This handout for your whiplash patients provides safe and sensible exercises and information to help them manage their injury.
Despite the new evidence about the mechanics of whiplash and the overriding social and legal implications of whiplash, physicians still are called upon to offer practical self-help advice to their patients on what they can or cannot do. The consensus on whiplash management is currently settling upon a combination of therapeutic approaches, which include patient information, reassurance, and mobilization or activation through neck-specific exercises. This approach has not been scientifically validated, but is a synthesis of the best current evidence. The following hand-out approach was first authored by the Physical Medicine Research Foundation in its work on the BC Whiplash Initiative, under the name Neck Talk, and is based on the works in this edition of the BC Medical Journal as well as previous review publications that developed from the World Congress on Whiplash, Vancouver 1999, which also included works from the Quebec Task Force.
Please photocopy and freely distribute the following pages to patients (unlimited noncommercial photocopying permitted).
During the years about 1996 to 1999 Dr Allen received honoraria, fees for speaking, fees for organizing education, and reimbursement from the Physical Medicine Research Foundation (PMRF) for matters related to the British Columbia Whiplash Initiative. PMRF was funded by a research grant from the Insurance Corporation of BC (ICBC). Dr Allen is no longer involved with PMRF or ICBC.
Practical management of whiplash - Patient handout - PDF format [requires Adobe Acrobat]
Frequently Asked Questions
What is whiplash?
What part is injured?
Who is most likely to get whiplash?
Can whiplash be prevented?
What about X-rays and scans?
Neck and shoulder pain seem pretty common—are they?
Are there different types of whiplash?
How long does it take to recover from whiplash?
What treatments are helpful?
What about other therapies?
What does “take it easy” mean when talking about my whiplash injury?
Is it in my head?
How do I know if I’m getting better?
When should I return to work?
What is the purpose of exercise?
Neck-specific exercises: The basics
These exercises can be done almost any time and any place
This article has been peer reviewed.
1. BC Whiplash Initiative. Whiplash-Associated Disorders, A Comprehensive Syllabus. Vancouver, BC: Physical Medicine Research Foundation, 1997. www.health-sciences.ubc.ca/whiplash.bc/home.html (January 1998; retrieved 17 April 2002).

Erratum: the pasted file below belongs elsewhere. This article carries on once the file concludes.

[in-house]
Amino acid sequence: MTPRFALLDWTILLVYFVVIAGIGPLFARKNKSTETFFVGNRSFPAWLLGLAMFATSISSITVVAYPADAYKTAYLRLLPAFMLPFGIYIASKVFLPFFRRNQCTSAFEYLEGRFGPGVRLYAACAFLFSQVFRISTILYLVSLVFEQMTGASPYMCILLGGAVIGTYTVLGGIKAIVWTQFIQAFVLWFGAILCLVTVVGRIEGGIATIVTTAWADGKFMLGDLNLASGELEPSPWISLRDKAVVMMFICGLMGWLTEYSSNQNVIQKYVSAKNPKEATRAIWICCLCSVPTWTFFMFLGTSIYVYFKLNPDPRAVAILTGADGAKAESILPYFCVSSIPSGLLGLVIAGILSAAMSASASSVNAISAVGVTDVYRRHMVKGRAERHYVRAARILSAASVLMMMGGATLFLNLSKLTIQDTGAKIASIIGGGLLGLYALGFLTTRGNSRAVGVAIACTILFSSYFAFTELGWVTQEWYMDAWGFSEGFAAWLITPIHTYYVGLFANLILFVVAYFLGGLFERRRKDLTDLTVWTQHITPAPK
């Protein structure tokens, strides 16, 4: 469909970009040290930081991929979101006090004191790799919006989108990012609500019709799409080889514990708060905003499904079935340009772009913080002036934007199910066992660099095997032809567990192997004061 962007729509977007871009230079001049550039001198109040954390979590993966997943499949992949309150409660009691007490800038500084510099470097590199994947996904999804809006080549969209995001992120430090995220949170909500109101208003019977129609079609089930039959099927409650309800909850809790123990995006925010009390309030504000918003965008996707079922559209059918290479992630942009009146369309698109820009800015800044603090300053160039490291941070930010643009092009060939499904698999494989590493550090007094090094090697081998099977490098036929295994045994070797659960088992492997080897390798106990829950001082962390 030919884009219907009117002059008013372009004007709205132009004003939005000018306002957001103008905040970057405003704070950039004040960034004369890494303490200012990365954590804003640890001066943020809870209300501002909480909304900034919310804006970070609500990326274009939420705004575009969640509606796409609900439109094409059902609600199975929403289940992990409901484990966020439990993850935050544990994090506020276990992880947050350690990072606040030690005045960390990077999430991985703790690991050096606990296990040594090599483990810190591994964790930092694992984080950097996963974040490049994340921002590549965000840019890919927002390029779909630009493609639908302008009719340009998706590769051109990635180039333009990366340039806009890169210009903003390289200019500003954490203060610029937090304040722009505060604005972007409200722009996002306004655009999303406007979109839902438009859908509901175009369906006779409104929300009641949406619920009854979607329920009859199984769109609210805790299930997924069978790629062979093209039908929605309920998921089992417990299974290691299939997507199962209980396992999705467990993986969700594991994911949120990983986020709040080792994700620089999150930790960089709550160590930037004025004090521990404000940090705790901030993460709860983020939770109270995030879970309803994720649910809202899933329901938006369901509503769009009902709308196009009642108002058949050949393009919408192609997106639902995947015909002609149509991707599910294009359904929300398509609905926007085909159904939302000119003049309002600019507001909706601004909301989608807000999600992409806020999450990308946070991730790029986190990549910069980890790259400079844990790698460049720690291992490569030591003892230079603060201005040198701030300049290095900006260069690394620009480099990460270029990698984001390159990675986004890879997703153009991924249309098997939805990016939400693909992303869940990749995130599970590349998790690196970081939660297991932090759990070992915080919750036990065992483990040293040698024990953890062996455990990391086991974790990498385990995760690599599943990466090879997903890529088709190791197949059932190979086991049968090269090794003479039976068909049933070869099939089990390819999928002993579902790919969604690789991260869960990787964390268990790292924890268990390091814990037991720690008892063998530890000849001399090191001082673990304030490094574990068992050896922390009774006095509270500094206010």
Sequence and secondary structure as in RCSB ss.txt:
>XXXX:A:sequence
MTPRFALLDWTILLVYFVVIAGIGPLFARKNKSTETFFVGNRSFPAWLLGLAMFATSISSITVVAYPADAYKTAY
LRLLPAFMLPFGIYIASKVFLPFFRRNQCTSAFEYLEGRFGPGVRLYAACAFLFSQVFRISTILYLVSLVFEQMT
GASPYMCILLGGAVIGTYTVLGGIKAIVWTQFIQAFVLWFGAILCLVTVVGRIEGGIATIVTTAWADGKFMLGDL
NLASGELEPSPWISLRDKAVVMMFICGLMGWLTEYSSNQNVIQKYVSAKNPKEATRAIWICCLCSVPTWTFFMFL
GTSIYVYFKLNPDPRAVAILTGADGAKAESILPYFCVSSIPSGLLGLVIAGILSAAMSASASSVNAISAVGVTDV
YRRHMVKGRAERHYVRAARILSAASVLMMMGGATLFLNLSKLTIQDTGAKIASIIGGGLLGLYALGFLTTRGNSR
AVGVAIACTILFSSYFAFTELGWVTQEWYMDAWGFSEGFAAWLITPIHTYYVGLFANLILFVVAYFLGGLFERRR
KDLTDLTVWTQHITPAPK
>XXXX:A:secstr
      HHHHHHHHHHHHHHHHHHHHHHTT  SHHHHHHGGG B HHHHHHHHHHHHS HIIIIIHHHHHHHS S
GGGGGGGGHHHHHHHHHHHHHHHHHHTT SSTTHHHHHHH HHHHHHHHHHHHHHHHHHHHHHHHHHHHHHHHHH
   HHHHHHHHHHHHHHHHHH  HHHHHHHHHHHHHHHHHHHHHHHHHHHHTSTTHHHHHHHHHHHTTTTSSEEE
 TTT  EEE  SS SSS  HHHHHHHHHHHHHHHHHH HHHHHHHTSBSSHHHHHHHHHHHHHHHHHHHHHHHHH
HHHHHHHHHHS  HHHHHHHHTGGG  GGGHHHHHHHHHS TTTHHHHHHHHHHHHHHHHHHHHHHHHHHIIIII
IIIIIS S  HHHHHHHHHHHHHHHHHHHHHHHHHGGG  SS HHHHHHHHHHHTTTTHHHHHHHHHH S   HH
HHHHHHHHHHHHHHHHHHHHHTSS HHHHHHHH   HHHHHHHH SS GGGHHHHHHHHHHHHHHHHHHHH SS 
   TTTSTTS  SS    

2. Allen M(ed). Whiplash associated disorders. J Musculoskeletal Pain 2000;8:1-200.
Murray Allen, MD
Dr Allen is a senior fellow in Health Policy with The Fraser Institute in Vancouver. He was an associate professor of kinesiology at Simon Fraser University where he researched and published in the area of injury dynamics, including the dynamics of whiplash, and lectured internationally on this topic. He also ran a private consulting clinical practice on injury management and rehabilitation, and conducted independent examinations for injury assessment. He chaired the Physical Medicine Research Foundation 1998 Banff International Symposium entitled Musculoskeletal Pain Emanating from the Head and Neck, and edited the published proceedings. He co-chaired the BC Whiplash Initiative and was principal content author for its syllabi. Dr Allen was co-chair of the Traffic Safety and Engineering section of the World Congress on Whiplash 1999 in Vancouver, and senior editor for the Congress publication on diagnosis and treatment of whiplash-associated disorders. He currently practises out of Caulfeild in West Vancouver, BC.
Above is the information needed to cite this article in your paper or presentation. The International Committee
of Medical Journal Editors (ICMJE) recommends the following citation style, which is the now nearly universally
accepted citation style for scientific papers:
Halpern SD, Ubel PA, Caplan AL, Marion DW, Palmer AM, Schiding JK, et al. Solid-organ transplantation in HIV-infected patients. N Engl J Med. 2002;347:284-7.
About the ICMJE and citation styles
The ICMJE is small group of editors of general medical journals who first met informally in Vancouver, British Columbia, in 1978 to establish guidelines for the format of manuscripts submitted to their journals. The group became known as the Vancouver Group. Its requirements for manuscripts, including formats for bibliographic references developed by the U.S. National Library of Medicine (NLM), were first published in 1979. The Vancouver Group expanded and evolved into the International Committee of Medical Journal Editors (ICMJE), which meets annually. The ICMJE created the Recommendations for the Conduct, Reporting, Editing, and Publication of Scholarly Work in Medical Journals to help authors and editors create and distribute accurate, clear, easily accessible reports of biomedical studies.
An alternate version of ICMJE style is to additionally list the month an issue number, but since most journals use continuous pagination, the shorter form provides sufficient information to locate the reference. The NLM now lists all authors.
BCMJ standard citation style is a slight modification of the ICMJE/NLM style, as follows:
- Only the first three authors are listed, followed by "et al."
- There is no period after the journal name.
- Page numbers are not abbreviated.
For more information on the ICMJE Recommendations for the Conduct, Reporting, Editing, and Publication of Scholarly Work in Medical Journals, visit www.icmje.org